New Mortgage Qualifications Make It Harder To Buy A Home
Until now, home buyers who chose the five year fixed rate mortgage could qualify based on the contract rate, not the mortgage qualifying rate. The contract rate was always considerably lower than the MQR.
This practice made mortgage qualifications easier for a larger mortgage. But with the housing market continuing to boom there has been a big concern that borrowers would not be able to make their payments when interest rates begin to rise.
These new measures aim to address this issue by limiting the amount of a mortgage for which a buyer can qualify by requiring that all buyers qualify based on the higher MQR.
What it means if you’re buying a home
Morneau’s change to mortgage qualification rules will be retroactive and apply to any new mortgage created on or after October 17, 2016.
That means if a homebuyer were to opt for a five-year mortgage, at 2.4%, they’d have to prove to the lender that they could make monthly mortgage payments based on the 4.65% MQR. On a $650,000 home, with 10% down, that would mean this homebuyer would need to show that they could increase their monthly mortgage payment by almost $700 per month, in order to qualify for that mortgage.
According to RateHub.ca’s mortgage affordability calculator, a family with an annual income of $100,000, with a down payment of $40,000 and using a five-year fixed mortgage rate of 2.17% will qualify to purchase a home worth $665,435. (Assumes property tax of $400 and monthly heating costs of $150.)
Under these new rules, this same family would have to qualify for a mortgage using the posted rate of 4.64%. This would drop their home purchase price to $505,762—a difference of $159,673, or a 24% reduction in the home purchase price.
The rationale for using the posted rate to qualify buyers is to “…protect Canadians by ensuring sufficient flexibility to support mortgage payments at higher interest rates in the future, for example, when the mortgage term is up for renewal. This requirement also protects taxpayers who support homeownership through government-backed insured mortgages,” explained the Department of Finance through email. – Money Sense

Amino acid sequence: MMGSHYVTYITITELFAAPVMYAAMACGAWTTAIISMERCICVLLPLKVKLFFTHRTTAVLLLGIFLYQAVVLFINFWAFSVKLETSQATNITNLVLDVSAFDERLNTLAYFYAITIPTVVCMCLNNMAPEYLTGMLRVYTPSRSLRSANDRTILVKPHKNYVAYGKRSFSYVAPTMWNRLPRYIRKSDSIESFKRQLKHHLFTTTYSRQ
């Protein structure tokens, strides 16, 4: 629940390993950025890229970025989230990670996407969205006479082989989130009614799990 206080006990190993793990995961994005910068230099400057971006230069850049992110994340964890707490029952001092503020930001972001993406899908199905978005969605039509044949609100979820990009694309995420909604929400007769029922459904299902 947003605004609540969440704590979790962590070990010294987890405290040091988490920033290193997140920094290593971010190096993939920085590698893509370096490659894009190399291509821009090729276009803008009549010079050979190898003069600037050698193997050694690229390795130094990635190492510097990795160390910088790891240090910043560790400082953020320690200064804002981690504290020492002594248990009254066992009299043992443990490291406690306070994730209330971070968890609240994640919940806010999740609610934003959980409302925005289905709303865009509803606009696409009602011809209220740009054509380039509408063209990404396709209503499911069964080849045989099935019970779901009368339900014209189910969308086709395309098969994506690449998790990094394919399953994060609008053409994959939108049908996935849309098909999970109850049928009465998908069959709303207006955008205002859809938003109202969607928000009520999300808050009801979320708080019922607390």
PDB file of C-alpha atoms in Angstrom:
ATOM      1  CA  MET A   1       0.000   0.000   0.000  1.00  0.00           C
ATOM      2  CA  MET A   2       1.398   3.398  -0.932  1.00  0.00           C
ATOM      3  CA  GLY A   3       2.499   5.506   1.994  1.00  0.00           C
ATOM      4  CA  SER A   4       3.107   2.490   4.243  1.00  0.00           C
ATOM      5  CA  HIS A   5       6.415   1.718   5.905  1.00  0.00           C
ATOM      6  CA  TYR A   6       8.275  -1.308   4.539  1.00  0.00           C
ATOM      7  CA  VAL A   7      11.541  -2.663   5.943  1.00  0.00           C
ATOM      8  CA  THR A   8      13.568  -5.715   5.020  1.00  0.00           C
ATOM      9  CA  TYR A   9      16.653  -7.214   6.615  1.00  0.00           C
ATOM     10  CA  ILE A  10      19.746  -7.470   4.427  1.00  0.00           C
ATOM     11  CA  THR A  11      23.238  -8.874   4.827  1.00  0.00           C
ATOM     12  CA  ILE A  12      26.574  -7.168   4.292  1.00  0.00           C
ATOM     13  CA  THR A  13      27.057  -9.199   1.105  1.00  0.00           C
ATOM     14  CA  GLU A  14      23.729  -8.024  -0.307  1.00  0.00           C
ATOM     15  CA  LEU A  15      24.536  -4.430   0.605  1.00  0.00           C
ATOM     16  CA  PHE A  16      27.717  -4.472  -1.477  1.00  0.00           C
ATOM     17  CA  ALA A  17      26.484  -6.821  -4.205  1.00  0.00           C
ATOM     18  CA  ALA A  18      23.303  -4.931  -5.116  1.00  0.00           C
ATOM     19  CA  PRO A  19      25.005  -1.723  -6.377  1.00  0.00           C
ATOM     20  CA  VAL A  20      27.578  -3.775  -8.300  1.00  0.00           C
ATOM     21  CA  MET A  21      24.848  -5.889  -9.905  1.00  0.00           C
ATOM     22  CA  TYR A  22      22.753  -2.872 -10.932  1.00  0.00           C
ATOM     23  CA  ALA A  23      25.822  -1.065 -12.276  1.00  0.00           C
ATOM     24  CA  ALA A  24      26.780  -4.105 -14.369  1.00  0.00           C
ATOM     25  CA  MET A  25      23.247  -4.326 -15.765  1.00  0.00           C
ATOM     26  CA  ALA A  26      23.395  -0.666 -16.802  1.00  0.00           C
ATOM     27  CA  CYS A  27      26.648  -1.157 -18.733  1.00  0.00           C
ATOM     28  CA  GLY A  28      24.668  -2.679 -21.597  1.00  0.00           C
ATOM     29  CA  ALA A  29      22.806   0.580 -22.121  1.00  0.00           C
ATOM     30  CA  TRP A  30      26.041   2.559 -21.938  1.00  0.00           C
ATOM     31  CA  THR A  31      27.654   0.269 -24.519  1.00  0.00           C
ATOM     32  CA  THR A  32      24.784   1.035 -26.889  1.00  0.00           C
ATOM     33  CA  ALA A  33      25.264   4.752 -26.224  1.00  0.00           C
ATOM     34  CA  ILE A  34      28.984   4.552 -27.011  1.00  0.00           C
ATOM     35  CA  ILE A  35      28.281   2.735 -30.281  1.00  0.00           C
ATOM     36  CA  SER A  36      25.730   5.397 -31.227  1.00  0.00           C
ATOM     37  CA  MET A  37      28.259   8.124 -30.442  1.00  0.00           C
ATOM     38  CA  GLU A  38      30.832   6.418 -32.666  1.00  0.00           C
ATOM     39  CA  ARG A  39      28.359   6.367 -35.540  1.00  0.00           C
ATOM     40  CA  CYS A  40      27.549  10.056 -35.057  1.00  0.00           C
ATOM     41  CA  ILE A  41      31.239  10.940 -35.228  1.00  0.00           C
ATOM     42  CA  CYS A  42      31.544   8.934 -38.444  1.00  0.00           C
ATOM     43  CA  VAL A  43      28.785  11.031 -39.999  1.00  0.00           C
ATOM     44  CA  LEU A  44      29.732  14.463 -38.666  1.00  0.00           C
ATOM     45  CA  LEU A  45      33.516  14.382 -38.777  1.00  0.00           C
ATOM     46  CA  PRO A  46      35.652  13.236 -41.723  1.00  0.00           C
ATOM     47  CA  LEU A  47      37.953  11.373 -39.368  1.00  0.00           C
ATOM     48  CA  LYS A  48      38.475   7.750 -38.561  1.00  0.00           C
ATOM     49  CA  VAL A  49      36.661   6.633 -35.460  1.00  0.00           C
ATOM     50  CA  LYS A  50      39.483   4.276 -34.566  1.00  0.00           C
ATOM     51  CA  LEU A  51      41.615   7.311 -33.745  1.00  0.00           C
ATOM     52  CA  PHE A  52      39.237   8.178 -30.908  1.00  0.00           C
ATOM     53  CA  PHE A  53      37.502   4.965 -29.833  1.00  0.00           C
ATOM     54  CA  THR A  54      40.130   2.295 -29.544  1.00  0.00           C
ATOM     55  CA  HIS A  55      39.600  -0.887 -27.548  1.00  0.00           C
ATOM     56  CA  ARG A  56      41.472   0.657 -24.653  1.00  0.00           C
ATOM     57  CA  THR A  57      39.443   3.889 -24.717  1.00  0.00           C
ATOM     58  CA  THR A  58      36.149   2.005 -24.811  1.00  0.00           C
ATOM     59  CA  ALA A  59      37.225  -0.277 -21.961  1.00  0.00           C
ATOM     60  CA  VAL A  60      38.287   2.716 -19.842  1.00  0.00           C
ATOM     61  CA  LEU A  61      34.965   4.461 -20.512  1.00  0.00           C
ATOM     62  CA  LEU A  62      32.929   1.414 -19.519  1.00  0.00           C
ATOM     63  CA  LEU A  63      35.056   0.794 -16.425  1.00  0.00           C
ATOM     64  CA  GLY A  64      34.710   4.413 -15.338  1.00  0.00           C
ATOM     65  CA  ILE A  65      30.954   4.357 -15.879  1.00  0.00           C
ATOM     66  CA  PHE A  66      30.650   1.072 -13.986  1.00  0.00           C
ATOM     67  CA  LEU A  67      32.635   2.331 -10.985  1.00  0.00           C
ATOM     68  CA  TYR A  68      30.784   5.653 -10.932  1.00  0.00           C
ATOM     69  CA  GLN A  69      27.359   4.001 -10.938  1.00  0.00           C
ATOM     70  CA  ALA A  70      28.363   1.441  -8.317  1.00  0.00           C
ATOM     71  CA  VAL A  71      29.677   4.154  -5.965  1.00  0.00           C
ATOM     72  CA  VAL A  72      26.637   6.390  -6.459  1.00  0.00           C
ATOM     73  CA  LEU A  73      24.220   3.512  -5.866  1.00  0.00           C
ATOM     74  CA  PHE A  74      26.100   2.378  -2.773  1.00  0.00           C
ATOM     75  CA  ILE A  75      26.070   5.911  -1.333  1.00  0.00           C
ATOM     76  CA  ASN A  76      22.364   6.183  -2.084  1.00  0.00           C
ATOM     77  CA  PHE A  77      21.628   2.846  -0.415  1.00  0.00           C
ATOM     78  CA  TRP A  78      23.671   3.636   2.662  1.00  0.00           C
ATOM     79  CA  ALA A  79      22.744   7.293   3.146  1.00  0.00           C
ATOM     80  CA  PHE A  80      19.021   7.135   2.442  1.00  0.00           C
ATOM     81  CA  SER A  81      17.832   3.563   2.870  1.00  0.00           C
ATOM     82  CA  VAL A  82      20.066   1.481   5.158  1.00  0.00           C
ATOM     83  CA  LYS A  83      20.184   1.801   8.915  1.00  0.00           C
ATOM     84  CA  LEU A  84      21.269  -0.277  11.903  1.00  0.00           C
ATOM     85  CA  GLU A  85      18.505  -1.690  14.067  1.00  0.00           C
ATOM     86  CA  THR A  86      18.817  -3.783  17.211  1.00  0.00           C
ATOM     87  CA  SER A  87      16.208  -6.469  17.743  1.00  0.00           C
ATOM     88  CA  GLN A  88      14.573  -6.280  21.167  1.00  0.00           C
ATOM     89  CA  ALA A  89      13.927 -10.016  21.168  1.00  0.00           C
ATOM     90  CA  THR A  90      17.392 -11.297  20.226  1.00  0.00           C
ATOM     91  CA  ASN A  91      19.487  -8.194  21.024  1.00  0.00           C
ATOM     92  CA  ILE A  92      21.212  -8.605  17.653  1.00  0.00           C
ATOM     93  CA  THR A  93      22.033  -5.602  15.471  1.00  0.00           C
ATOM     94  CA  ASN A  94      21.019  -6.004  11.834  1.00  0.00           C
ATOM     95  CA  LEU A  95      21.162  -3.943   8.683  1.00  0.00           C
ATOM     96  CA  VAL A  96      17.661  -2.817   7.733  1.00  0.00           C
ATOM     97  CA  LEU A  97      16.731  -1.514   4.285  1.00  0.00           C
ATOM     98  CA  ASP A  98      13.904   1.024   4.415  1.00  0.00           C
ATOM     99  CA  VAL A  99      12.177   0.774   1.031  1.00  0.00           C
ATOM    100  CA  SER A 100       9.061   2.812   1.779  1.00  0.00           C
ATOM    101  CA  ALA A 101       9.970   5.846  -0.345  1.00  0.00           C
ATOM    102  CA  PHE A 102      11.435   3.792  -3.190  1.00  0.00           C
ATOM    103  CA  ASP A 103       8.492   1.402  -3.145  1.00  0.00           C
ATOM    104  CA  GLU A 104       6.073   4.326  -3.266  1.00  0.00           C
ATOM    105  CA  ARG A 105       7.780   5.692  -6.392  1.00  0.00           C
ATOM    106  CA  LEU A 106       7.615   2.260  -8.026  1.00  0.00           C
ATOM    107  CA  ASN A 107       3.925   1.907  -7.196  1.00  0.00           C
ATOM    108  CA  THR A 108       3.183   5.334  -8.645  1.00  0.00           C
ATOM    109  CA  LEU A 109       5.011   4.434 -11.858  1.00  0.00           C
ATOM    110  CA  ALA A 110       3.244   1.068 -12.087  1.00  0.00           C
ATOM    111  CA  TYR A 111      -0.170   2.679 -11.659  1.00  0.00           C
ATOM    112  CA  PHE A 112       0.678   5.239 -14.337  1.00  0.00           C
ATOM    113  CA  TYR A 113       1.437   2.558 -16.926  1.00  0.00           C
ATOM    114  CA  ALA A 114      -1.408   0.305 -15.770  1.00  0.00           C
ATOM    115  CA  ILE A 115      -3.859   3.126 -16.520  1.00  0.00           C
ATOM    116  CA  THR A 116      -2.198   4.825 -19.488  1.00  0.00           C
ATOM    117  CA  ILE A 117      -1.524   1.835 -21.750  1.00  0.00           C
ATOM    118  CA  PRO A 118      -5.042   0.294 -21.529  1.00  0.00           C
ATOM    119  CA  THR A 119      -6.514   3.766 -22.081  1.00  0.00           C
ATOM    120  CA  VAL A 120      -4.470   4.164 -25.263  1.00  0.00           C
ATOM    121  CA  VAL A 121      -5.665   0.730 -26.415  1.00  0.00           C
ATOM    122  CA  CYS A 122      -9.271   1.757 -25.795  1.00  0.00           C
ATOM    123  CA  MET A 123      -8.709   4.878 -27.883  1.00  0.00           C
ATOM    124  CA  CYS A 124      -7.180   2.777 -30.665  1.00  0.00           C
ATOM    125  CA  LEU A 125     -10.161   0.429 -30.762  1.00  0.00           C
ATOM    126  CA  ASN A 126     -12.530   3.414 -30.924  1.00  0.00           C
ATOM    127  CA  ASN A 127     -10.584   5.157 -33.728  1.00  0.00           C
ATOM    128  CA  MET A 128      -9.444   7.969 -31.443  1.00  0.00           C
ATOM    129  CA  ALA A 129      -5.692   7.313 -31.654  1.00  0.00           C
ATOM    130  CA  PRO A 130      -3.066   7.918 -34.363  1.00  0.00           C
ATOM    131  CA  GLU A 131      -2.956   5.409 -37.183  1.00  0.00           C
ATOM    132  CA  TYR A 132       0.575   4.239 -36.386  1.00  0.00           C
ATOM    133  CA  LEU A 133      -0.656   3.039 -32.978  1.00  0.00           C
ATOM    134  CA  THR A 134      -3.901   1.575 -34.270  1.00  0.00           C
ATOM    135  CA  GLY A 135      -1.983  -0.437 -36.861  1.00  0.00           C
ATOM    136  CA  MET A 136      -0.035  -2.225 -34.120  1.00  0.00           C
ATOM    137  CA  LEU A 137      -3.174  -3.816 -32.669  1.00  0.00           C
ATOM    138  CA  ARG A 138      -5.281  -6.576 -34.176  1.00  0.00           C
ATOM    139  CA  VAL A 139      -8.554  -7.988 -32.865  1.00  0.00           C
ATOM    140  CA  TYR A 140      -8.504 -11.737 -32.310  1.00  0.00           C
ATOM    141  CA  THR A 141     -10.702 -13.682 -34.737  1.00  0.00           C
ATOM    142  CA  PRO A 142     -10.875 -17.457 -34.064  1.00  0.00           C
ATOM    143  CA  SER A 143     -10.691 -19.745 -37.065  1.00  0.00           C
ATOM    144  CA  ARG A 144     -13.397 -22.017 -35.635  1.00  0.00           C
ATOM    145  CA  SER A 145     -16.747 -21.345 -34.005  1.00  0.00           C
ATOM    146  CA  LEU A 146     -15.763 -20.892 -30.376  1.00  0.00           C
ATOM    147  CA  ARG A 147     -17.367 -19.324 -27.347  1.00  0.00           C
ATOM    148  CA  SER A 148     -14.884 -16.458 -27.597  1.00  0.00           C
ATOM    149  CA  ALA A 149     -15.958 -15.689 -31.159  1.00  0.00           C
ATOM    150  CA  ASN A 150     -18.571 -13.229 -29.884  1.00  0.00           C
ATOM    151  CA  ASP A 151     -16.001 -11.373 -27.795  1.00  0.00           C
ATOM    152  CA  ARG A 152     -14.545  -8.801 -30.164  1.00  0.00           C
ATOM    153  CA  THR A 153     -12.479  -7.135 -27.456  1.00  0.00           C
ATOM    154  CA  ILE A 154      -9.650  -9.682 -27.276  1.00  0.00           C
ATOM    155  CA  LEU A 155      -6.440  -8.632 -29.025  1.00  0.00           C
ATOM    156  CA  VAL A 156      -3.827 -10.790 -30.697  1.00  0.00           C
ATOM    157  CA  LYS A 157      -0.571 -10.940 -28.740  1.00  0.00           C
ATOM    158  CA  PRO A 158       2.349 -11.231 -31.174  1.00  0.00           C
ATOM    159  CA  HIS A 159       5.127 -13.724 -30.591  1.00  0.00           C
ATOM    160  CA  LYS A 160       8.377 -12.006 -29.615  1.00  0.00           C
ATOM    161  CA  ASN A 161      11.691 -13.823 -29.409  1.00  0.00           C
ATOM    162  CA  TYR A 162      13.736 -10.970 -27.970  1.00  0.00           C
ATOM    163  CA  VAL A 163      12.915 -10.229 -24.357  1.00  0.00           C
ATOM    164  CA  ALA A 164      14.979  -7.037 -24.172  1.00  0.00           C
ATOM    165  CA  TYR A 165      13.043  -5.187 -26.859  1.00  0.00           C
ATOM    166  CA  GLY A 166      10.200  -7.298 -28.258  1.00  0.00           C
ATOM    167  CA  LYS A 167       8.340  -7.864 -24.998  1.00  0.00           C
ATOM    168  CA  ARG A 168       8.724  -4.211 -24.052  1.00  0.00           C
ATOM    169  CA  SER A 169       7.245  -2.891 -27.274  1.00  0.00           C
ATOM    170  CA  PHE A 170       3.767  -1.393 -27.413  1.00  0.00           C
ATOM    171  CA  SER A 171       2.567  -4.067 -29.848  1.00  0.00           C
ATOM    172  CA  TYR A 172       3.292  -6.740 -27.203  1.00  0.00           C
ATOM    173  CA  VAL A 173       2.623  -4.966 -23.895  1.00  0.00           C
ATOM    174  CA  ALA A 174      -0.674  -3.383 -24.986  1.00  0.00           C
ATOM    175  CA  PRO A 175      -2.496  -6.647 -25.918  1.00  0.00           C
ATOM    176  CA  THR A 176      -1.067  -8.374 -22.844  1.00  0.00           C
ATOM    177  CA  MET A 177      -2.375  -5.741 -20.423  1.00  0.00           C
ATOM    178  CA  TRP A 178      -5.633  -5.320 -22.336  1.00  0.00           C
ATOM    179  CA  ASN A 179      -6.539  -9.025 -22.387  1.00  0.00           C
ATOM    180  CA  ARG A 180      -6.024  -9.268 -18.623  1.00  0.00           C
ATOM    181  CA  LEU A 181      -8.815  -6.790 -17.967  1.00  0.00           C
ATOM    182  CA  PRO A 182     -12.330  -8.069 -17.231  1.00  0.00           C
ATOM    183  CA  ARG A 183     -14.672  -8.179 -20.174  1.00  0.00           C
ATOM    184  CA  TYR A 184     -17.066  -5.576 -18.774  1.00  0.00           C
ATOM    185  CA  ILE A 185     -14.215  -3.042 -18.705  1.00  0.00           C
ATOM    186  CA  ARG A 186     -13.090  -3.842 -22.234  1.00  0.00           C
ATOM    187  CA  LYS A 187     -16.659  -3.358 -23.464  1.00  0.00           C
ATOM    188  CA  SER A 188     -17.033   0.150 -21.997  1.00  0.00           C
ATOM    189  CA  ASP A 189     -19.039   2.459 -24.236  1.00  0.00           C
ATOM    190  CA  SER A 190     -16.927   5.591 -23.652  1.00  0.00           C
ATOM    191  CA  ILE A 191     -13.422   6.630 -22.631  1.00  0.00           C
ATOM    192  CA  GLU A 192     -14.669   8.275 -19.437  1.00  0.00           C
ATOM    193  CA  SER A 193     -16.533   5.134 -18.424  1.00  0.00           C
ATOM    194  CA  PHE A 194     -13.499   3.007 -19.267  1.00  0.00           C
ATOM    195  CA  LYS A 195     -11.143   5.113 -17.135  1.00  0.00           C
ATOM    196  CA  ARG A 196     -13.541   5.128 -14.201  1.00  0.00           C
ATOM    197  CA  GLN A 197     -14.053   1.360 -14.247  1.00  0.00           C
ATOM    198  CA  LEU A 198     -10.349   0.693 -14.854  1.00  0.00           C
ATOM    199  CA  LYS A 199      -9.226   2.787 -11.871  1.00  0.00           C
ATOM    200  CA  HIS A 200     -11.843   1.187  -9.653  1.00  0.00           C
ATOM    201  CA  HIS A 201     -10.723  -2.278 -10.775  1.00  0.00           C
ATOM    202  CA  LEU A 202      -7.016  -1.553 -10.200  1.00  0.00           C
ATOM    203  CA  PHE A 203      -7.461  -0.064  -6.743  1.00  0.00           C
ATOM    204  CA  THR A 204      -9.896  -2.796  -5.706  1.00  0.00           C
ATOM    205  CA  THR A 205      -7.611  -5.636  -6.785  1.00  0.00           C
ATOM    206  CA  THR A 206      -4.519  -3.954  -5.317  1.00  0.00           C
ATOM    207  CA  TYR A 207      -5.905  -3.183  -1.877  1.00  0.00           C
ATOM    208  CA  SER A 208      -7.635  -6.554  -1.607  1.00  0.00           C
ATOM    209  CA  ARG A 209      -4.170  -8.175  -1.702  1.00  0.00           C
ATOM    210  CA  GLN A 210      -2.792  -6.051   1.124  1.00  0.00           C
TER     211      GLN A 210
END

Why Is The Government Making This Change?
Between recent changes requiring lenders to hold back more money in their own reserves to cover potential defaults should markets correct (covered in our post called, Getting A Mortgage In Canada May Get Tougher!), and the changes this month affecting the buyer’s ability to qualify directly, it is becoming more difficult to get a mortgage in Canada.
What is behind these major changes in Canada’s mortgage lending requirements? Here is Bloomberg’s assessment.
Officials are attempting to cool Vancouver and Toronto real estate prices, without harming other regional markets, in a bid to make homes more affordable and ease chances of a crash. The steps announced Monday add to a series of similar measures laid down since the 2008 financial crisis, all of which have so far failed to halt steadily rising prices.
Morneau’s latest moves “could raise mortgage costs, thus damping home sales,” Sal Guatieri, senior economist at Bank of Montreal in Toronto, said in a note to clients.
Years of surging prices, a condo construction boom and low borrowing costs have drawn warnings that gains in the nation’s two most expensive markets probably aren’t sustainable, presenting a risk to the financial system. Nationally, home prices rose 15 percent in August from a year earlier, according to the Canadian Real Estate Association, up 31 percent and 17 percent in Vancouver and Toronto.
“Canadians have told us they are concerned about growing household debt and rapidly rising house prices in some of our biggest cities, particularly in markets like Toronto and Vancouver,” Morneau said. – Bloomberg
Are you considering buying a home in Canada?